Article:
What Sausage To Make For A Beginner

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DelNorte
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Post by DelNorte » Wed Mar 05, 2014 12:55

Hey, I'm a blonde, so I have something to fall back on to blame when my intelligence level dips low for a moment... or two.. :mrgreen:

I see I'm going to have to be on my toes around you boys!
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Post by Bob K » Wed Mar 05, 2014 20:01

That was compliments of the:

Pleasant Peasant Pheasant Pluckers.

El Ducko will now say that 5 times fast.
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Post by Chuckwagon » Wed Mar 05, 2014 21:25

Hey, hey, Del Norte...
Here is one of my favorite sausage recipes for you to make. It's a great recipe and there are three ways to make it with three different skill levels. I suggest the "fresh" version for the first project, then as you learn, you may wish to step up to the next recipe.

Blonde eh? OOOOooooo.... when I get around a blonde, I turn into a quivering mass of neon green jello! :razz: :oops:

This original recipe for Krainerwurst required some research a few years back and it was originally for a "cured-smoked-cooked" style sausage. You may make "fresh" sausage by simply omitting the Cure #1. Later on, perhaps you`d like to try a "semi-dry cured" version of the Krainerwurst. If so, just add the Cure #1, a tablespoon of sugar, and a single gram of LHP culture. Remember to keep fresh sausage refrigerated and use it within three days or freeze it for use later.

Krainerwurst (Slovenian Sausage)
(Cured, Smoked, Cooked)


Genuine Slovenian Krainerwurst has pretty specific traditional instructions. It must contain a minimum of 68% pork, 12% beef, and 20% fresh pork belly (bacon) with a little added water and only salt, garlic, and black pepper added for seasoning. The meat must be cut into 10 to 13 mm. pieces, and the bacon into 8 to 10 mm. pieces. Only 32-36 mm. hog casings are used, and links are formed in pairs of 12 to 16 cm lengths having the weight of 180 to 220 grams. Wooden skewers are used to hold the pairs together. The sausages are cured and then hot-smoked at relatively low temperatures. It`s interesting to note that the recipe has been widely misrepresented over time, especially in America where various spices and cheeses have been added. Here is the basic recipe:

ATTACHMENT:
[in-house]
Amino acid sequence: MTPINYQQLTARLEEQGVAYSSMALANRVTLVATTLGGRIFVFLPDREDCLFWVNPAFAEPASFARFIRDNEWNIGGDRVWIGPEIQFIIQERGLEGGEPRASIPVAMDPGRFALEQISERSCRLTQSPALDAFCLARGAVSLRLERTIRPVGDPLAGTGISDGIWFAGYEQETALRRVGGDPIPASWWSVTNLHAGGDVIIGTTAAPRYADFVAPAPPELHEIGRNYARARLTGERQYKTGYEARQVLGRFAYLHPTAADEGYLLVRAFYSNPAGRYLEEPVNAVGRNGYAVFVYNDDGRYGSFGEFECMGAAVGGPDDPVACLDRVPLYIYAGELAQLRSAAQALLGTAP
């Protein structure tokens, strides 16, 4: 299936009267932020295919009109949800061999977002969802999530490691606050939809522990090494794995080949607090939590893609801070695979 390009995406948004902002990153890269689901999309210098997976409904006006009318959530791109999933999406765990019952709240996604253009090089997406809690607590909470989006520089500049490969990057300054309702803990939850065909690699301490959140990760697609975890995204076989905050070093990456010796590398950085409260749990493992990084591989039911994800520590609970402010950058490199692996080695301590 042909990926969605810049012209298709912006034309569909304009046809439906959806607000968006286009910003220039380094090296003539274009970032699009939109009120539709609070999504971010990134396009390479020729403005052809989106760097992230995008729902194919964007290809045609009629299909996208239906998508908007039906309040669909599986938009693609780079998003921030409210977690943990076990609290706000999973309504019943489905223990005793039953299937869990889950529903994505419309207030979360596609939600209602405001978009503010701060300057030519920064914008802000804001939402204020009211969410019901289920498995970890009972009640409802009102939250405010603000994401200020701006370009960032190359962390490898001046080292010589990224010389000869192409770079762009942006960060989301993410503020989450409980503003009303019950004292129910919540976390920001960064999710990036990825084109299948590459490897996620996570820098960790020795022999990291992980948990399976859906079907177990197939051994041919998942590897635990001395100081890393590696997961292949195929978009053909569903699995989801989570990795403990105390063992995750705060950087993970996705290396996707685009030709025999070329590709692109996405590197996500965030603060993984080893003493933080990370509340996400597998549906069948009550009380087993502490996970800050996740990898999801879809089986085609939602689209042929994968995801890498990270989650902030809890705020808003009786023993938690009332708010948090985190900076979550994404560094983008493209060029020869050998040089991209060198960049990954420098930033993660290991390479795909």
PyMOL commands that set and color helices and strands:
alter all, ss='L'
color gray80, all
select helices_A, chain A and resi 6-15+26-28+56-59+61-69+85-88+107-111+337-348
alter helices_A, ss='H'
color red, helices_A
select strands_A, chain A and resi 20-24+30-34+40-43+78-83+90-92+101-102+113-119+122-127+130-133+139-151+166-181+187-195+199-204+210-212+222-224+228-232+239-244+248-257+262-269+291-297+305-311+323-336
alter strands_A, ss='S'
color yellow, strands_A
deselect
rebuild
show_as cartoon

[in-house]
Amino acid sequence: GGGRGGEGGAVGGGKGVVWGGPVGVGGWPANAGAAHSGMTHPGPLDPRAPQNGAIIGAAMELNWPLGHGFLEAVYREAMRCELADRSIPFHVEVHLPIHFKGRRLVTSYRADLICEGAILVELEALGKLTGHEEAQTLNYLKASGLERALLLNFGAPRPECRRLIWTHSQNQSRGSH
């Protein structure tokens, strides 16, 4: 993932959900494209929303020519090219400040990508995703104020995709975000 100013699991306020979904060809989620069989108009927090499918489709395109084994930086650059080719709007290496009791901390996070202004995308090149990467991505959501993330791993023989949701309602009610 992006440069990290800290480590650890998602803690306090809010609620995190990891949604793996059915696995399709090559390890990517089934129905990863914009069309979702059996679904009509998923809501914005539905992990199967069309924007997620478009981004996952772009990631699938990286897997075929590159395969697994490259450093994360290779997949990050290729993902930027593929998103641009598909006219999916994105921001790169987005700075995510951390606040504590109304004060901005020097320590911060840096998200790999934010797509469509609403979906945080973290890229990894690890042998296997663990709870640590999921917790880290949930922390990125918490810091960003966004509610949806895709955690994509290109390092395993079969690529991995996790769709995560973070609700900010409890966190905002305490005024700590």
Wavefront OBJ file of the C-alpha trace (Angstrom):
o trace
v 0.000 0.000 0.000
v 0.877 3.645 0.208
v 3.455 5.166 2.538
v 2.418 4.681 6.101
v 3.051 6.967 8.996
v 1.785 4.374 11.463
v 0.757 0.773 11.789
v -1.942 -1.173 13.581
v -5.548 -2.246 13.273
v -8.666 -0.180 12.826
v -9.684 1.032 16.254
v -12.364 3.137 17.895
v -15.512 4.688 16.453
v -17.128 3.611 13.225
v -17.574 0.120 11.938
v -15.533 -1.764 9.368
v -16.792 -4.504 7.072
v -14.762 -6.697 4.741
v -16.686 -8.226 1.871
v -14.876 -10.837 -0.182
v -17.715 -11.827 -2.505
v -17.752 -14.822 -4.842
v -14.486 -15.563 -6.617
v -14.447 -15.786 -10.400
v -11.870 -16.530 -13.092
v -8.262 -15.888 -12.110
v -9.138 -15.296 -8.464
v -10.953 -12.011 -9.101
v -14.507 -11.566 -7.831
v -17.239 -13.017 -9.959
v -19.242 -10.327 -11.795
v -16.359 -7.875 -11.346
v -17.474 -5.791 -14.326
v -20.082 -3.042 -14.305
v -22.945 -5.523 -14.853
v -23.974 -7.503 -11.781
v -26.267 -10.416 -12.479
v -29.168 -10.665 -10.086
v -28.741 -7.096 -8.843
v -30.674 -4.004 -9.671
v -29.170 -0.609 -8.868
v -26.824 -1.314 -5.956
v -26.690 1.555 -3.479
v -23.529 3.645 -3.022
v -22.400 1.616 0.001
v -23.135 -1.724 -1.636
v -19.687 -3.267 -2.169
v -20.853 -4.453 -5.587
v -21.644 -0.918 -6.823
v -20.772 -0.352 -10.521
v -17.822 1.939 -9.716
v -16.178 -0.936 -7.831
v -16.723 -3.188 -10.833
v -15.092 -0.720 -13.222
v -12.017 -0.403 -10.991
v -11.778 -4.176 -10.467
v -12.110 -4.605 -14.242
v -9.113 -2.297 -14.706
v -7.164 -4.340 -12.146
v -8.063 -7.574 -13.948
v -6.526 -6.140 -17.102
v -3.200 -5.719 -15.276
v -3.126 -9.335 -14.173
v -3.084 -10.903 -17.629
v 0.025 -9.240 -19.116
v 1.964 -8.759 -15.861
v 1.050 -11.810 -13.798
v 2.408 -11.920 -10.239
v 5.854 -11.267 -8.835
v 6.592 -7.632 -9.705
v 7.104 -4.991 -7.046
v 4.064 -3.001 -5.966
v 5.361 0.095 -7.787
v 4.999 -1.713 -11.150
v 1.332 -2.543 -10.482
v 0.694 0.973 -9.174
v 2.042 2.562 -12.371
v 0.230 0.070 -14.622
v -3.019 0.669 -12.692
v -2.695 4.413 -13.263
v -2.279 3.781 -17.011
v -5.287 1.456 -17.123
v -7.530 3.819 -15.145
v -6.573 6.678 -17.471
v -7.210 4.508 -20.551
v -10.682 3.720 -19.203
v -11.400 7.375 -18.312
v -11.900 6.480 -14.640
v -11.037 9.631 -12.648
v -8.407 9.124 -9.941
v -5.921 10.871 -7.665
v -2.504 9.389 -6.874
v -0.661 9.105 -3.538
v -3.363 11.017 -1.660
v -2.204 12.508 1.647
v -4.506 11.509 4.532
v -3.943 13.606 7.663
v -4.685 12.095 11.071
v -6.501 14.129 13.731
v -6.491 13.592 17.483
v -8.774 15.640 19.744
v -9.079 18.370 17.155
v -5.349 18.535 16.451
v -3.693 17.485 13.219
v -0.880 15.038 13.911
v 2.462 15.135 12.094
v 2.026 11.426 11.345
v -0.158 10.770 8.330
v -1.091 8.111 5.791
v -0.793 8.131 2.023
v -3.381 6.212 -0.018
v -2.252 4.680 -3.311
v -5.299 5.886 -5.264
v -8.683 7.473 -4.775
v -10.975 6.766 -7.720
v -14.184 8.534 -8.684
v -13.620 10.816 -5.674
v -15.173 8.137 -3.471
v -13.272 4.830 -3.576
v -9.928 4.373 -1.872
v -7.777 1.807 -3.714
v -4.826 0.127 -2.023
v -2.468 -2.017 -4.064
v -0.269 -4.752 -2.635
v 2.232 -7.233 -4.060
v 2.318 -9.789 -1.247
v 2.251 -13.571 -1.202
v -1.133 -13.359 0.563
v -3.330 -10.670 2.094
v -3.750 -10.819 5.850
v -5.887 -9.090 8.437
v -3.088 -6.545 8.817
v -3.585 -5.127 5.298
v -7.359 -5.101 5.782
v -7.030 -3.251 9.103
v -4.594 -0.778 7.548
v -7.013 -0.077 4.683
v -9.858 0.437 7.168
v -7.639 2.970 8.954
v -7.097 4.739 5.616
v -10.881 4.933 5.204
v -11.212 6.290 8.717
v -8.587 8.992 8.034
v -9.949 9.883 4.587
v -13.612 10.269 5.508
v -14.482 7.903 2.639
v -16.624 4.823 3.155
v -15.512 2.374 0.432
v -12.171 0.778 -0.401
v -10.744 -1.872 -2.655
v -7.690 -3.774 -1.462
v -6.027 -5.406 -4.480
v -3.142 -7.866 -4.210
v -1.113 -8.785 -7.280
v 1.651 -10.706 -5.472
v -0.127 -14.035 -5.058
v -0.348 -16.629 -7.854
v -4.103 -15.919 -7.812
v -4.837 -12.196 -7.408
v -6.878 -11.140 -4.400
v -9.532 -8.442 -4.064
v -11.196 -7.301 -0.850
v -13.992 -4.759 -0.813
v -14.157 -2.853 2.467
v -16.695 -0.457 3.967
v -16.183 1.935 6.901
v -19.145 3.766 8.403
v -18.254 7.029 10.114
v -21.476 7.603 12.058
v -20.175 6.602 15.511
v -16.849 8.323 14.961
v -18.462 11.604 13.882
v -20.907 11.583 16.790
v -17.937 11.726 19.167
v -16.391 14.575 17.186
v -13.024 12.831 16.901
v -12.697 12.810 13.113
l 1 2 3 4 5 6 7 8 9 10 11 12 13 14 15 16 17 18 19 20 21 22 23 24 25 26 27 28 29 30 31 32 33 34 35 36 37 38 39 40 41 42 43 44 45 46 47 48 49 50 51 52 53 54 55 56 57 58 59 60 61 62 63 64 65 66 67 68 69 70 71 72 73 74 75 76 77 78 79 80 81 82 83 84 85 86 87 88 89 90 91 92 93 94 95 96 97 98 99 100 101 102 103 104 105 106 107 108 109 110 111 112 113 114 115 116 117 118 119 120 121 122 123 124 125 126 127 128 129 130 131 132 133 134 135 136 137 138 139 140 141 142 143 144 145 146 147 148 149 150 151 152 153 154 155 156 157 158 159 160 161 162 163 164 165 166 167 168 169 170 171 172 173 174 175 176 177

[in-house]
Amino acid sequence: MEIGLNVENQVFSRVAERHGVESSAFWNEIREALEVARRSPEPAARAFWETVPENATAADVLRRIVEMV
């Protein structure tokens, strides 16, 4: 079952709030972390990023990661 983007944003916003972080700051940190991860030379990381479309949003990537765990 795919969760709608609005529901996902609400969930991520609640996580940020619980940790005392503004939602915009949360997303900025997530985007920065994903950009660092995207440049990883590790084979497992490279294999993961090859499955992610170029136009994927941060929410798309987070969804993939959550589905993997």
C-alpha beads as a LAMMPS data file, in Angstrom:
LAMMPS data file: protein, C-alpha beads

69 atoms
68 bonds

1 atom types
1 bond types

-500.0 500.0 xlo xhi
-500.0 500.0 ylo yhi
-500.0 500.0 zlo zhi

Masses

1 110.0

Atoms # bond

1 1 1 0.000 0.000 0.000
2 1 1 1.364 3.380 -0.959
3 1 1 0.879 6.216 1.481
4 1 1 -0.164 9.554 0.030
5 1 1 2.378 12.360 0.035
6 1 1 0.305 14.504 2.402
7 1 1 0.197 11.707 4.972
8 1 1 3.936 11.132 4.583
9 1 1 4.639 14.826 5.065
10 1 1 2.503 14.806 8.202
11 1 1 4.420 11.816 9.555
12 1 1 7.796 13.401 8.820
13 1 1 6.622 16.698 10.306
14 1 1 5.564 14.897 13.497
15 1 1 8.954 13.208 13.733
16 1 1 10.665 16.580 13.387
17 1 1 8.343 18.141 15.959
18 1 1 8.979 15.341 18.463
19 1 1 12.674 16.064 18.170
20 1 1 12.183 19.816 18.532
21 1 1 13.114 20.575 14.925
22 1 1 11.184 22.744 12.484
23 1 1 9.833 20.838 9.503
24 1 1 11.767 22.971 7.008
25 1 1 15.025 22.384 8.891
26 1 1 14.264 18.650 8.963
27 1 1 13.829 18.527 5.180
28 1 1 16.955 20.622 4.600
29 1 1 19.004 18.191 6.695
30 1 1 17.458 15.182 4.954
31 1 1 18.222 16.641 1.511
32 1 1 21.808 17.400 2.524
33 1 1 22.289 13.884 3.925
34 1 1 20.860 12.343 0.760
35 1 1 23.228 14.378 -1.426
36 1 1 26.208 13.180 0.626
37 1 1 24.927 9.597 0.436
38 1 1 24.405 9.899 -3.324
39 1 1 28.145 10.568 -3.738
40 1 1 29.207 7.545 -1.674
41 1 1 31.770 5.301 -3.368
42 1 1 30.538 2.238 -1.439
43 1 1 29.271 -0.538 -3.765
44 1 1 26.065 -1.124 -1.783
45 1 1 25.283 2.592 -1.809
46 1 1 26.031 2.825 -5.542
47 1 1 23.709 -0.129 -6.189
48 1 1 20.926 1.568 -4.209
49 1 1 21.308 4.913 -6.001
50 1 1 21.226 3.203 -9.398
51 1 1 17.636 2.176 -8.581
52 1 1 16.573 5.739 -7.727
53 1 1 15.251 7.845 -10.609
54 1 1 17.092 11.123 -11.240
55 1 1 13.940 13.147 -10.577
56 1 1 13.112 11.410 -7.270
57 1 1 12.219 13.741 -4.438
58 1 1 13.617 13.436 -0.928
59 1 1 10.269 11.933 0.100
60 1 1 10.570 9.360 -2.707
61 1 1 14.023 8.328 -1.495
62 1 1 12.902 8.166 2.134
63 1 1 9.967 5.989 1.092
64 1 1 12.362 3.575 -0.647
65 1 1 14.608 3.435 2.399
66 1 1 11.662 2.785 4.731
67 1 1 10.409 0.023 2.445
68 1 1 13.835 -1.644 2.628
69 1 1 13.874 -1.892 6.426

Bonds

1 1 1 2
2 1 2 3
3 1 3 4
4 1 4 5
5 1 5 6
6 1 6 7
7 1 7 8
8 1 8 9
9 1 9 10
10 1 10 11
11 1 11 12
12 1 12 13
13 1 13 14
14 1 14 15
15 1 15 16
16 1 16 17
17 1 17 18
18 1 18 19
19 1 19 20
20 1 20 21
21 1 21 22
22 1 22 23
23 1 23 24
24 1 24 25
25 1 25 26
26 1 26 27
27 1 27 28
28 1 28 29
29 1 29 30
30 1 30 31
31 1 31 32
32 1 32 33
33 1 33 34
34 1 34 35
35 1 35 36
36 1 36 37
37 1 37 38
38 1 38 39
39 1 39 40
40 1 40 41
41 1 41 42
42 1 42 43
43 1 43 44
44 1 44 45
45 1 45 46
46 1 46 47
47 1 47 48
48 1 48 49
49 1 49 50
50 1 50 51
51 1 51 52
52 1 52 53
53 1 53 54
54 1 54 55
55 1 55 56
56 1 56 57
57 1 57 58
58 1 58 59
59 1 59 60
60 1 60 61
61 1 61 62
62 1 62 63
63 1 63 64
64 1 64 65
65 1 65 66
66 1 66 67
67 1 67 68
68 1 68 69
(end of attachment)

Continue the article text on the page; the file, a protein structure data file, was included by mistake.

7 lbs. pork butt with fat
1-1/2 lbs. lean beef chuck
1-1/2 lbs. fresh pork bacon
2 level tspns. Cure #1 (if making "cured-cooked-smoked" sausage or "semi-dry cured" sausage).
1 gram Bactoferm™ LHP culture (if making "semi-dry cured sausage).
4 tblspns. salt
3 garlic cloves (crushed and minced)
1 tblspn. granulated garlic
2 tblspns. coarse black pepper (freshly ground)
32-36 mm. hog casings

To make "fresh" sausage:
Place the grinder knife and plate into the freezer while you separate the fat from the lean meat using a sharp knife. Cut the meat into 1-1/2 " cubes to keep sinew from wrapping around the auger behind the plate as the meat is ground. Grind the meat using the 3/8" plate and the pork fat using a 3/16" plate. Mix the Cure #1 with a little water for uniform distribution and add it to the meat. Work with small batches, refrigerating the meat and fat at every opportunity. Next, mix the meat into a sticky meat paste by adding the remaining ingredients and kneading the mixture to develop the primary bind. Stuff the sausage into 32-36 mm. hog casings, allowing them to hang and dry at room temperature for an hour. "Fresh" sausage must be refrigerated and consumed within three days, or frozen for future use.

To make "cured-cooked-smoked" sausage:
Grind the meat using the 3/8" plate and the pork fat using a 3/16" plate. Remember to add Cure #1. For ten pounds of meat, use 2 level teaspoons of cure mixed with a little water for uniform distribution and add it to the meat. Mix the cure and ingredients thoroughly throughout the primary bind. Work with small batches, kneading the meat into a sticky meat paste, refrigerating the meat and fat at every opportunity. Stuff the sausage into 32-36 mm. hog casings, allowing them to hang and dry at room temperature for an hour. Place the sausages into a preheated 130°F. (54°C.) smokehouse for an hour (with the damper open) before introducing hickory smoke and adjusting the damper to only 1/4 open. Gradually, only a couple of degrees every twenty minutes, raise the smokehouse temperature until the internal meat temperature (IMT) registers 150°F. This procedure must be done slowly to avoid breaking the fat. Remove the sausages, showering them with cold water until the IMT drops to less than 90°F. (32°C.). This sausage remains perishable and must be refrigerated until it is grilled on a smoky BBQ grill.

To make "semi-dry cured" sausage:
Grind the meat using the 3/8" plate and the pork fat using a 3/16" plate. Remember to add Cure #1, a tablespoon of sugar, and one gram of LHP culture to the recipe. For ten pounds of meat, use 2 level teaspoons of cure mixed with a little water for uniform distribution and add it to the meat. Next, prepare the culture by following the mixing directions on the packet. Use non-chlorinated water and mix the cure and ingredients thoroughly throughout the primary bind. Work with small batches, kneading the meat into a sticky meat paste, refrigerating the meat and fat at every opportunity. Stuff the sausage into 32-36 mm. hog casings.

If you have a "curing chamber", place the sausages in it and ferment at 100°F for 24 hours in 90% humidity. If a drier sausage is desired, ferment it for 48 hours.